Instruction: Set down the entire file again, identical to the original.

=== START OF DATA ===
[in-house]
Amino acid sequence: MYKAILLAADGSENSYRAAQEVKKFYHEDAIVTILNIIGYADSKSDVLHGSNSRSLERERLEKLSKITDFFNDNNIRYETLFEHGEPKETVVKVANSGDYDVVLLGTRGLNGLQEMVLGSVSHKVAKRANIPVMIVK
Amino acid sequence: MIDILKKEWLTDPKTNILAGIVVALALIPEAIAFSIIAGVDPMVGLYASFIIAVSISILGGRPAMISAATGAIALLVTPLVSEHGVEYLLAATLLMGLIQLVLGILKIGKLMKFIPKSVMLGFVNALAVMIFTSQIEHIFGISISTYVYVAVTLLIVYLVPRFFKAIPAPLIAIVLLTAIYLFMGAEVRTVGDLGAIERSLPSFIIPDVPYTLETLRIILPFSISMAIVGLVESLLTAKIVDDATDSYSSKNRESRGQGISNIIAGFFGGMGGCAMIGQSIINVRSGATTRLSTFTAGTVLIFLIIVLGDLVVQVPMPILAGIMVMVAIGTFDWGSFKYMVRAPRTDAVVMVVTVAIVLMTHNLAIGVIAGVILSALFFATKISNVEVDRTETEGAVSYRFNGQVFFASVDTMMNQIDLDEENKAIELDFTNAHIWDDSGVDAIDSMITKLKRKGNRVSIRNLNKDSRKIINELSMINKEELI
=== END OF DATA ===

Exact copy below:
[in-house]
Amino acid sequence: MYKAILLAADGSENSYRAAQEVKKFYHEDAIVTILNIIGYADSKSDVLHGSNSRSLERERLEKLSKITDFFNDNNIRYETLFEHGEPKETVVKVANSGDYDVVLLGTRGLNGLQEMVLGSVSHKVAKRANIPVMIVK
Amino acid sequence: MIDILKKEWLTDPKTNILAGIVVALALIPEAIAFSIIAGVDPMVGLYASFIIAVSISILGGRPAMISAATGAIALLVTPLVSEHGVEYLLAATLLMGLIQLVLGILKIGKLMKFIPKSVMLGFVNALAVMIFTSQIEHIFGISISTYVYVAVTLLIVYLVPRFFKAIPAPLIAIVLLTAIYLFMGAEVRTVGDLGAIERSLPSFIIPDVPYTLETLRIILPFSISMAIVGLVESLLTAKIVDDATDSYSSKNRESRGQGISNIIAGFFGGMGGCAMIGQSIINVRSGATTRLSTFTAGTVLIFLIIVLGDLVVQVPMPILAGIMVMVAIGTFDWGSFKYMVRAPRTDAVVMVVTVAIVLMTHNLAIGVIAGVILSALFFATKISNVEVDRTETEGAVSYRFNGQVFFASVDTMMNQIDLDEENKAIELDFTNAHIWDDSGVDAIDSMITKLKRKGNRVSIRNLNKDSRKIINELSMINKEELI